More protests fail to sway Harford School Board to end drama fee

A motion failed to bring the fee up for discussion at Monday's school board session

Harford County students and their supporters staged another lengthy demonstration Monday evening over a $100 participation fee to participate in high school extracurricular drama programs, but they were unable to sway the county Board of Education to consider repealing the fee.

More than 100 students, graduates, parents and other supporters gathered in front of the circuit courthouse on Main Street in Bel Air around 5 p.m., many carrying signs or waving American flags and receiving horn honks of support from passing motorists.

The students demonstrated less than 100 feet from where location scenes for the popular Netflix political drama "House of Cards" were recorded on the evening of Oct. 3 and about half a block from where the school board was scheduled to meet at 6:30 p.m.

Many of those who took part in the street protest then packed into the board's meeting room at school headquarters, where the meeting began with a spirited debate on a motion by board member Jansen Robinson to put the drama participation fee on the meeting agenda for discussion.

Robinson's motion was voted down. However, board members did allow those in the audience to speak to the issue, and 49 people came to the podium to urge repeal of the fee, which was imposed by the board in June to balance the current school year's budget.

Many students talked about how drama has helped them deal with shyness, anxiety and depression and even kept them from hurting themselves or ending their lives in a few cases.

"It's a safe haven for those who need support," Morgan Nikol, a Bel Air High School senior who has been involved in drama since her freshman year, said. "You cannot walk into our auditorium without feeling at home."

Drama students and supporters also staged a protest over the fee in late June, but the school board refused to rescind it then, as well.

Harford schools also have a $100 fee to participate in each high school interscholastic sport. That fee was doubled from $50, and the $100 drama fee was instituted when the board voted June 13 to adopt a $438.9 million operating budget for the current school year.

"Not allowing a discussion on this issue, that's just wrong," Robinson said.

Board member Tom Fitzpatrick, who noted he and other board members had been "inundated" with emails earlier in the day about the fee, expressed concerns about the board making a hasty decision to rescind the fee after the board had already adopted it in June in what critics considered a hasty manner.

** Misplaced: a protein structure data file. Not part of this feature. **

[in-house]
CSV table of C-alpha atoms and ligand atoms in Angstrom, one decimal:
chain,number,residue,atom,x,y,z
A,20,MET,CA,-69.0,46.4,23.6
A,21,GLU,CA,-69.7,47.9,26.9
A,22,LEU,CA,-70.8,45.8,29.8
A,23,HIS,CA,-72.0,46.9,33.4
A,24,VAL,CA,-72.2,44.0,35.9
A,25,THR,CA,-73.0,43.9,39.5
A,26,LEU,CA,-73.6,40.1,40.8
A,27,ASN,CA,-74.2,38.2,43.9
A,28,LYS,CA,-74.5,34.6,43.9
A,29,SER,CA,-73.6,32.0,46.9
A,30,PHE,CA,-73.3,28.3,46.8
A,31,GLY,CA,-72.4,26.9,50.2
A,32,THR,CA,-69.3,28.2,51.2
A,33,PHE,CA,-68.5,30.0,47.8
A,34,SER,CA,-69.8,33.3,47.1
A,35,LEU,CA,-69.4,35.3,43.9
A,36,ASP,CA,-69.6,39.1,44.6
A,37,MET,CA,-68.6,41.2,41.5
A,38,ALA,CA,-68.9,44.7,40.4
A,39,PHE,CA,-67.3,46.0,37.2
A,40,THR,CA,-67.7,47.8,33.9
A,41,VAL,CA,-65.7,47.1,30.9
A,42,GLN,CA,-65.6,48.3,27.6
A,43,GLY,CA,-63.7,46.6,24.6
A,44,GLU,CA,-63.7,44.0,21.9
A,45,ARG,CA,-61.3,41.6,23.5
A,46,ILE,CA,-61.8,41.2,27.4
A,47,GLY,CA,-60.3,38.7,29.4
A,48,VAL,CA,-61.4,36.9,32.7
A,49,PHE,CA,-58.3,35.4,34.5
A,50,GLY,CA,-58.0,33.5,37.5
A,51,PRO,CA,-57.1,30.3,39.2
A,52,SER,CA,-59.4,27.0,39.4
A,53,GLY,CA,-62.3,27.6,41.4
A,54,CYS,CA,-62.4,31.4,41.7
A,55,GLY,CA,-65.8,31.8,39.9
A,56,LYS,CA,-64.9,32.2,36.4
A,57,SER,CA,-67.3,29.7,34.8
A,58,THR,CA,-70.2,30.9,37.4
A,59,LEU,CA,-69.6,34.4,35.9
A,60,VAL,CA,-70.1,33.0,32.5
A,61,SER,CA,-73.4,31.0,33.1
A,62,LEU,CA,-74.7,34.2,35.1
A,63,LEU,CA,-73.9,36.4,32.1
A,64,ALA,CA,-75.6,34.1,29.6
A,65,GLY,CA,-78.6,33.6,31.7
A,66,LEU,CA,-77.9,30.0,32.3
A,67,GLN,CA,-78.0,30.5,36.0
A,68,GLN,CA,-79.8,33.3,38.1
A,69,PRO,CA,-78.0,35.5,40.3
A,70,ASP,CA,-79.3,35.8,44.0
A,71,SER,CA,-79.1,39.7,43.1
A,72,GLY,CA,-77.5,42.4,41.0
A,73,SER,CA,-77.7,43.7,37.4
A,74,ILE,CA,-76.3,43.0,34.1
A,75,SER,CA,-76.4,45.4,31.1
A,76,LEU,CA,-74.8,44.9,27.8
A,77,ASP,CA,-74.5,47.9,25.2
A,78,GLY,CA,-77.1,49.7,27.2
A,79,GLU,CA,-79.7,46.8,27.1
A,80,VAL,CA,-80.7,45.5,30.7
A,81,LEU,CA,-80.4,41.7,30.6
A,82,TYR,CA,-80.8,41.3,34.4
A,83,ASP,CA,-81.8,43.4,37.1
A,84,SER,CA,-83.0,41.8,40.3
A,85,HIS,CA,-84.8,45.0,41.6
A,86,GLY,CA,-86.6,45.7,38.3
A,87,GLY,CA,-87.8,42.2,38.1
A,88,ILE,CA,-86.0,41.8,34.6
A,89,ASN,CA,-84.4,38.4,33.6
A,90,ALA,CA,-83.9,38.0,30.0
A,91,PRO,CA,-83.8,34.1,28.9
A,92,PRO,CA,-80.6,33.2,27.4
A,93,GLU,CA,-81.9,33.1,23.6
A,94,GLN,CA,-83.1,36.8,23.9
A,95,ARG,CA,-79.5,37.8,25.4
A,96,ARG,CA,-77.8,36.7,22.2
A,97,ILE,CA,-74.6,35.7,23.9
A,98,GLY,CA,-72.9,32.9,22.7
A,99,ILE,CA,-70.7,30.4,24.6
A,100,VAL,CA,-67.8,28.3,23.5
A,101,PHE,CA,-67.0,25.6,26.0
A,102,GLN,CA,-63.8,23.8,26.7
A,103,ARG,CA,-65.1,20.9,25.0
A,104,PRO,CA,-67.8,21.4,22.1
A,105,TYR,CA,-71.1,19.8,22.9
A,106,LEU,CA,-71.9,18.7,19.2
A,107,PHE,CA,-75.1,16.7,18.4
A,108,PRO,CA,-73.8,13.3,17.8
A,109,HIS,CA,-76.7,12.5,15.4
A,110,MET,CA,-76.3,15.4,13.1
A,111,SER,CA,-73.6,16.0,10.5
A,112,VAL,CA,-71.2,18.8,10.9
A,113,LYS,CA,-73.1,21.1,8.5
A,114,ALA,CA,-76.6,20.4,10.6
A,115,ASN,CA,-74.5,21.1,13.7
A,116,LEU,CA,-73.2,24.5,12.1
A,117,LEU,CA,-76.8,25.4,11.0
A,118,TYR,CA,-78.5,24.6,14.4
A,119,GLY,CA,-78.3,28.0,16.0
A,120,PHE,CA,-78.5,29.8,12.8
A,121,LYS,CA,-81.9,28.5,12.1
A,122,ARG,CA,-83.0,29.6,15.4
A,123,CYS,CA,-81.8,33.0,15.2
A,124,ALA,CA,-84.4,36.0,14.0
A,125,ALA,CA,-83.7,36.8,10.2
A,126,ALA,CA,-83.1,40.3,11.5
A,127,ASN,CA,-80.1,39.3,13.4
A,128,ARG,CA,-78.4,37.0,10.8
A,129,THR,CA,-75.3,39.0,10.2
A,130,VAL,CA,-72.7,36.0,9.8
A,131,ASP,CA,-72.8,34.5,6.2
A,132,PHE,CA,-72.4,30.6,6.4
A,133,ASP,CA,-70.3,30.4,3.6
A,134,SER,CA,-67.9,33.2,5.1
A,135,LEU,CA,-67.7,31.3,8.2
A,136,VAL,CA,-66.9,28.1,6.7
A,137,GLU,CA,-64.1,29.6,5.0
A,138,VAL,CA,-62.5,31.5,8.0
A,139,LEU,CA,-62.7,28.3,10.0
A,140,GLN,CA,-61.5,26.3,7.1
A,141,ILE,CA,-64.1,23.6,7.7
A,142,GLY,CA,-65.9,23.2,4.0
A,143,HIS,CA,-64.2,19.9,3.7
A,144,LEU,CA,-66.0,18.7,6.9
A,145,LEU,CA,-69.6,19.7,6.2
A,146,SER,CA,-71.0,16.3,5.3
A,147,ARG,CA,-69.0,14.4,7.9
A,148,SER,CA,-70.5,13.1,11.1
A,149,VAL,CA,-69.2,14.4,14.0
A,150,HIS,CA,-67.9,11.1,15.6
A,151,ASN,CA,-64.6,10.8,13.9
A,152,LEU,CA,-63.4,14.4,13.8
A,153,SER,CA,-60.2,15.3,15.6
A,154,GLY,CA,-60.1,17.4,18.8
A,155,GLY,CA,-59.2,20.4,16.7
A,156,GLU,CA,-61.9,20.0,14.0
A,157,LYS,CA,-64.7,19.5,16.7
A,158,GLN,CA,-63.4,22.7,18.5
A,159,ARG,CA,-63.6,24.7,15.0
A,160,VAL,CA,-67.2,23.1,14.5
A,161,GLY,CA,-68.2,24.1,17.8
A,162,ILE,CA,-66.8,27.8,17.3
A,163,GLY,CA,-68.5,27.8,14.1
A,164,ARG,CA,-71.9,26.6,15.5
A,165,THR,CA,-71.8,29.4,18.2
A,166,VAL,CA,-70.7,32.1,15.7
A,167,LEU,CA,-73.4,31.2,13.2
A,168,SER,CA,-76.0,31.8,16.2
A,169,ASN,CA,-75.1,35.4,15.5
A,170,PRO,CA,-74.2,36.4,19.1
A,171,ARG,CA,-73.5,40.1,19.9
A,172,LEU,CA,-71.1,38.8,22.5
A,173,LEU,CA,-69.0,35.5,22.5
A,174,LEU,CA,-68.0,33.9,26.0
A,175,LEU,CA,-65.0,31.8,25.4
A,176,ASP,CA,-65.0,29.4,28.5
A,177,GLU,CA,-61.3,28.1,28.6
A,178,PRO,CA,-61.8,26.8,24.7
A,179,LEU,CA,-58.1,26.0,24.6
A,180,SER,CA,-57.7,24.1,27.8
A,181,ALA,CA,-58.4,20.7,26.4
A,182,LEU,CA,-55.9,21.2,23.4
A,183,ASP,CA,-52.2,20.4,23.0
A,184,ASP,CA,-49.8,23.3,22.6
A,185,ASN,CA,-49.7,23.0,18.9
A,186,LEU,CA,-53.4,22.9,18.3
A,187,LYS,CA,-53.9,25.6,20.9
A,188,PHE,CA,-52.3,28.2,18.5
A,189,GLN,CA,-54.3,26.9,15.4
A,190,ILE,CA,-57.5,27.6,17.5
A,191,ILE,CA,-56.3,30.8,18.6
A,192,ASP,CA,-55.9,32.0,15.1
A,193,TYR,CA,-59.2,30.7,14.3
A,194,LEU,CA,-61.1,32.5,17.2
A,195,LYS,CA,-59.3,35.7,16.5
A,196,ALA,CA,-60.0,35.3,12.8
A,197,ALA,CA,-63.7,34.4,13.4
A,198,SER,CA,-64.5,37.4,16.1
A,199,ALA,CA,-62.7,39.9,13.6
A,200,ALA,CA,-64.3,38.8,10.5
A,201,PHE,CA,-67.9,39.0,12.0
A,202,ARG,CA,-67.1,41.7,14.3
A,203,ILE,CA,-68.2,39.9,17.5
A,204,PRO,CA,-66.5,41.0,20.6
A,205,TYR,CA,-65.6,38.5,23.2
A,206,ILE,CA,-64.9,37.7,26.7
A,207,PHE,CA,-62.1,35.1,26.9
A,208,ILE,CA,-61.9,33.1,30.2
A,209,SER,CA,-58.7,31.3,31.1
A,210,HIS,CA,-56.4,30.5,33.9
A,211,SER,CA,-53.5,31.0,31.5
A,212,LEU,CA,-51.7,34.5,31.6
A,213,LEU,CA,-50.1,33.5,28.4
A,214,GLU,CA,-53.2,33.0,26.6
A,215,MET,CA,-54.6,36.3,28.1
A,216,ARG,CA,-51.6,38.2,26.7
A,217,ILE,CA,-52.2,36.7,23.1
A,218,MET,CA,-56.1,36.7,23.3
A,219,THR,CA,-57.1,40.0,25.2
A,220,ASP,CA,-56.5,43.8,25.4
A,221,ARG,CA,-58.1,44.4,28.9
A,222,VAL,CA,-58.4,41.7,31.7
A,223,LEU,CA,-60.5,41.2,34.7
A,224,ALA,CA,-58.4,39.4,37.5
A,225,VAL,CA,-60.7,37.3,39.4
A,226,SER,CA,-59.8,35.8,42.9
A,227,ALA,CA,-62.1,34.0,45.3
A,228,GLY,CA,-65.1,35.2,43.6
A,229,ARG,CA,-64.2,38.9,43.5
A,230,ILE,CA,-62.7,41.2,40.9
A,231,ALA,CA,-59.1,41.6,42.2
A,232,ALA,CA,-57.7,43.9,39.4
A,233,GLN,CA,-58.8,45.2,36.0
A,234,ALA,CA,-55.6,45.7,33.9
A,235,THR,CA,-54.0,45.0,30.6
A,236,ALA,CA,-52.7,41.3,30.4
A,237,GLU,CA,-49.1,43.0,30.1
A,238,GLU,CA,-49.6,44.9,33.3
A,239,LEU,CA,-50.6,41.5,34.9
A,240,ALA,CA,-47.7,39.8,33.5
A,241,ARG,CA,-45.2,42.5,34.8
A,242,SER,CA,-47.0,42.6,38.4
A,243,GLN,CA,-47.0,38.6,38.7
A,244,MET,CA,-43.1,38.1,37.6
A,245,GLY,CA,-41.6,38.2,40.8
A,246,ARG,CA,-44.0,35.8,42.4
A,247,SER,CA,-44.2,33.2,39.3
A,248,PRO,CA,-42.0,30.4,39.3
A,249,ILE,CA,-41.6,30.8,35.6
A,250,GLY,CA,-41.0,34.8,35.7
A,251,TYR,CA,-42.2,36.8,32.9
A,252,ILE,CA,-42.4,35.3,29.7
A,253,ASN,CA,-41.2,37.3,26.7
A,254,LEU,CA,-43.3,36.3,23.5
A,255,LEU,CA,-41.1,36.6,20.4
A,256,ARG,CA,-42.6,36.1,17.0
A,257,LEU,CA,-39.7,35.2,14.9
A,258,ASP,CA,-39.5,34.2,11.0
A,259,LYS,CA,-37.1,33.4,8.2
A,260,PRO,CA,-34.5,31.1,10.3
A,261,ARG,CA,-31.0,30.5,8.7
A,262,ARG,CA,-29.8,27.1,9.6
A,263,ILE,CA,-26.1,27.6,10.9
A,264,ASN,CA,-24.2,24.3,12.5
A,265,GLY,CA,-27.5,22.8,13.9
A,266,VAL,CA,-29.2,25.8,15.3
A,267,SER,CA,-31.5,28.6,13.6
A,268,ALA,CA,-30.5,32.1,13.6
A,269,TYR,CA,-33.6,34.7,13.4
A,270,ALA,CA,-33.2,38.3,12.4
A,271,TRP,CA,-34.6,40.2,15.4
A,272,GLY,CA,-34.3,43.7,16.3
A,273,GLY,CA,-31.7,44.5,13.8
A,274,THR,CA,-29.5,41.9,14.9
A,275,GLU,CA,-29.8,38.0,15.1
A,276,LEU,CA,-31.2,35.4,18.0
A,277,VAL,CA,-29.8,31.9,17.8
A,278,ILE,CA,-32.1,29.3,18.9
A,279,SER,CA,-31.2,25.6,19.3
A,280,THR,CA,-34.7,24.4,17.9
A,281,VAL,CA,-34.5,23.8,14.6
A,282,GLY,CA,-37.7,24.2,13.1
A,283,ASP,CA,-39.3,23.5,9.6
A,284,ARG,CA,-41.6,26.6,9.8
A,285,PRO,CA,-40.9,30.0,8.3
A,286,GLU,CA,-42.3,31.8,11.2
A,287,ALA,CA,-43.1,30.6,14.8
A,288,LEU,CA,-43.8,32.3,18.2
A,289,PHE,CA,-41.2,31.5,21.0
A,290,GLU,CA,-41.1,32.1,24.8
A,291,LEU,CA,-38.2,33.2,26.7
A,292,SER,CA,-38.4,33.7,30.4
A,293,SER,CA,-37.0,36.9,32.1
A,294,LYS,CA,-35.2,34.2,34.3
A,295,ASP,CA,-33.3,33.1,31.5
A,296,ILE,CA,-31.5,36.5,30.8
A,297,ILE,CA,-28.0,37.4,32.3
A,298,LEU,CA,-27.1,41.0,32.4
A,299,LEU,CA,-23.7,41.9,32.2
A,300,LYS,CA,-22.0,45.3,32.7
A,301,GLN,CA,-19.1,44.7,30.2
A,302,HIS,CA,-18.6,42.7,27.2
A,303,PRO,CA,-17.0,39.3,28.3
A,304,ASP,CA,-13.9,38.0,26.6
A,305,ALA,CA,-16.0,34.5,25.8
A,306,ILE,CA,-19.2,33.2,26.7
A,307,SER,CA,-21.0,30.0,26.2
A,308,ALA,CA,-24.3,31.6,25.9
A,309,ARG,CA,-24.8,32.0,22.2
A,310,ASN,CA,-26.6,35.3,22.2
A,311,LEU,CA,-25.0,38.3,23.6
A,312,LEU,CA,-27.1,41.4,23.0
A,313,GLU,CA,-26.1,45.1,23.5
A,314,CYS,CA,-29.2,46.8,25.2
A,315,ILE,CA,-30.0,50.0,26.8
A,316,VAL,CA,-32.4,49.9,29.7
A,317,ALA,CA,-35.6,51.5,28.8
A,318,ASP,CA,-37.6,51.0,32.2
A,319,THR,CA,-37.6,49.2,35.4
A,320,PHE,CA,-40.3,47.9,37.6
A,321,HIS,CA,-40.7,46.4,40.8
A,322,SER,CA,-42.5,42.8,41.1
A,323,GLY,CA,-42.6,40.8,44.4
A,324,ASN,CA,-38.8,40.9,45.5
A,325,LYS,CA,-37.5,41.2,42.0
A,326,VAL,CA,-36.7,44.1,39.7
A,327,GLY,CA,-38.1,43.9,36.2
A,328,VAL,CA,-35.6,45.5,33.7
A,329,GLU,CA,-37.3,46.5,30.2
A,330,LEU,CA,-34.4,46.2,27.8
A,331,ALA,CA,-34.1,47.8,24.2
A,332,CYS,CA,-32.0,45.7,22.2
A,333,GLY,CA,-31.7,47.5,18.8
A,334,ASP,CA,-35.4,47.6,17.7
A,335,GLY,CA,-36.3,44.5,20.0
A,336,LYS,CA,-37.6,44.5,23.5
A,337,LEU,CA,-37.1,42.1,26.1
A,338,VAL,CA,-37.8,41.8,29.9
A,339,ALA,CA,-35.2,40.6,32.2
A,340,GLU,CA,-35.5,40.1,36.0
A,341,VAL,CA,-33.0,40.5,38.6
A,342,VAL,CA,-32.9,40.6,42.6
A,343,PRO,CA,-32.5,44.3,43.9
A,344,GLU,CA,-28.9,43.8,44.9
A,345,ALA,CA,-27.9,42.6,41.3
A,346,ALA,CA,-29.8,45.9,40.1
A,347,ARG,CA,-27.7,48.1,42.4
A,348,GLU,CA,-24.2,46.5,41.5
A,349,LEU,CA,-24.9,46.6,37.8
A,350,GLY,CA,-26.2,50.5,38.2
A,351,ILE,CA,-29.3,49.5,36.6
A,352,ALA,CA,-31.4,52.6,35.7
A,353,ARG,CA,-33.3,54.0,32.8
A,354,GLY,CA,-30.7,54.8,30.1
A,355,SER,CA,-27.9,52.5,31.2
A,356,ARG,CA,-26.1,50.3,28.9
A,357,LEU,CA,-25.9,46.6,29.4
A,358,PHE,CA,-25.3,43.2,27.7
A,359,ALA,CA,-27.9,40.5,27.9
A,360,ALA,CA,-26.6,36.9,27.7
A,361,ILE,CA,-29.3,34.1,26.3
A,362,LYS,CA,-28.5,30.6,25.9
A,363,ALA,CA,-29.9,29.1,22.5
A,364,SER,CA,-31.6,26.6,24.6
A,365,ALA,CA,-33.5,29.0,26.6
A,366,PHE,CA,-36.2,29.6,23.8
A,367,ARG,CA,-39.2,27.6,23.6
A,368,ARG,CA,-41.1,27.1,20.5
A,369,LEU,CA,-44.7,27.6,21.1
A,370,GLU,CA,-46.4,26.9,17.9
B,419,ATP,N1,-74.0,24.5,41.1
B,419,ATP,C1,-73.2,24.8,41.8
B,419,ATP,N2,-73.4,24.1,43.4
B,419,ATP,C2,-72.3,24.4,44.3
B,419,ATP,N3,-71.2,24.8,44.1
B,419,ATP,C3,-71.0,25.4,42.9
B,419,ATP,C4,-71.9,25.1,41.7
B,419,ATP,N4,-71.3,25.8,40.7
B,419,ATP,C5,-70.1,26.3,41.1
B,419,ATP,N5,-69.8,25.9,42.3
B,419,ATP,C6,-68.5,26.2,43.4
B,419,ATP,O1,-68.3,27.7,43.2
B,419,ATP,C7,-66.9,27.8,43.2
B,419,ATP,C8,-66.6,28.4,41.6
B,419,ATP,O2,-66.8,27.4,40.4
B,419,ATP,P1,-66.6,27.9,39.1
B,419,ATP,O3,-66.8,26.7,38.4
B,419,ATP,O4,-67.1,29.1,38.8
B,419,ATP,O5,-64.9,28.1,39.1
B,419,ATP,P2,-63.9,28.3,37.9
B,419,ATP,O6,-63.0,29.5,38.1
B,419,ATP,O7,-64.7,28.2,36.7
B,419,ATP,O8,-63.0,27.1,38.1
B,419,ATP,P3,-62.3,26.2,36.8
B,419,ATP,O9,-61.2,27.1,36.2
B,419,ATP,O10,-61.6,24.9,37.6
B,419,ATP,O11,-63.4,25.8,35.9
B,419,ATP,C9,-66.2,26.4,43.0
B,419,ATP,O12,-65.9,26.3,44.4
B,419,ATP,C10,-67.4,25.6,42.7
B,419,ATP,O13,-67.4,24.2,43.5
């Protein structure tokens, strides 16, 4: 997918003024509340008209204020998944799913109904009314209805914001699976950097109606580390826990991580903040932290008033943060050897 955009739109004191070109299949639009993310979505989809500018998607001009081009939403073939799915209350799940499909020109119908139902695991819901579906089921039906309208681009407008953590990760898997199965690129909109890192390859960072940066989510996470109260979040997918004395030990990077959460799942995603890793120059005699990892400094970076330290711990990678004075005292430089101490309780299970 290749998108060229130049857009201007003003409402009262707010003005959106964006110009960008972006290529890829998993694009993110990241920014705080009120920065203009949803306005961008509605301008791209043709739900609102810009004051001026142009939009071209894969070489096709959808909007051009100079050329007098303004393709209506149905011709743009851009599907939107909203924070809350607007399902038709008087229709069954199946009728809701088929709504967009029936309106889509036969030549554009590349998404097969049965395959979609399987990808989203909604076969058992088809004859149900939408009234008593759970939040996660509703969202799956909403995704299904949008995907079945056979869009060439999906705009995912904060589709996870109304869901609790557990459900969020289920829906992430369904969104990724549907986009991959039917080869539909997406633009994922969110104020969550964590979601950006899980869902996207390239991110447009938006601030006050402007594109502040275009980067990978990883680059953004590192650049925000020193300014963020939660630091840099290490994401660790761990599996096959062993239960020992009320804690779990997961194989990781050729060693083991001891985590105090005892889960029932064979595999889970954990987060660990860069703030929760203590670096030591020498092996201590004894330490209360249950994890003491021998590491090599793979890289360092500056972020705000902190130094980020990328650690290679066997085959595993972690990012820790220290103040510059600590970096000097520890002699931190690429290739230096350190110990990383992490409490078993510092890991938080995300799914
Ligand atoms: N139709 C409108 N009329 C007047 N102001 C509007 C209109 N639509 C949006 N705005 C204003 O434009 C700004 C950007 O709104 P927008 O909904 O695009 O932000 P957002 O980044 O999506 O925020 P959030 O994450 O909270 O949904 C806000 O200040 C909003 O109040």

He wanted to take the time to get additional information from school system staff about the potential revenue that could be lost from the fee and how rescinding it could affect the budget.

Fitzpatrick also expressed concerns about misinformation in the public, such as claims that Havre de Grace High School ended its drama program because the fees were too much of a burden.

He said he contacted the school and learned that the program is still in place and a spring production is being planned.

Fritzpatrick also noted that the operators of Harford Property Services, a Havre de Grace based company, are still willing to cover HHS students' drama fees under a pledge the company's owners made in the spring.

"I am not opposed to discussing the issue, but I am opposed to uninformed discussion," Fitzpatrick said.

Board Vice President Joseph Voskuhl proposed the fee in June as a way to raise revenue and help offset money transferred from the operating budget fund balance to keep swimming pools open and restore overnight student visits at the Harford Glen Environmental Education Center.

He defended that decision Monday, noting the board had voted once to put the fee in the fiscal 2017 budget and voted two weeks later against rescinding it in the wake of the first protests.

"A budget is based on revenue streams and expenditures," Voskuhl said. "It is bad fiscal policy to go back and delete a revenue stream and then have to figure out what expenditures we're going to cut to make up for that loss of revenue."

He said the pay-to-play fees should instead be reviewed as the school system develops its fiscal 2018 budget.

Superintendent Barbara Canavan will host a community town hall on next year's budget from 6 to 8 p.m. Thursday at the school system headquarters, the A.A. Roberty Building, at 102 S. Hickory Ave. in Bel Air.

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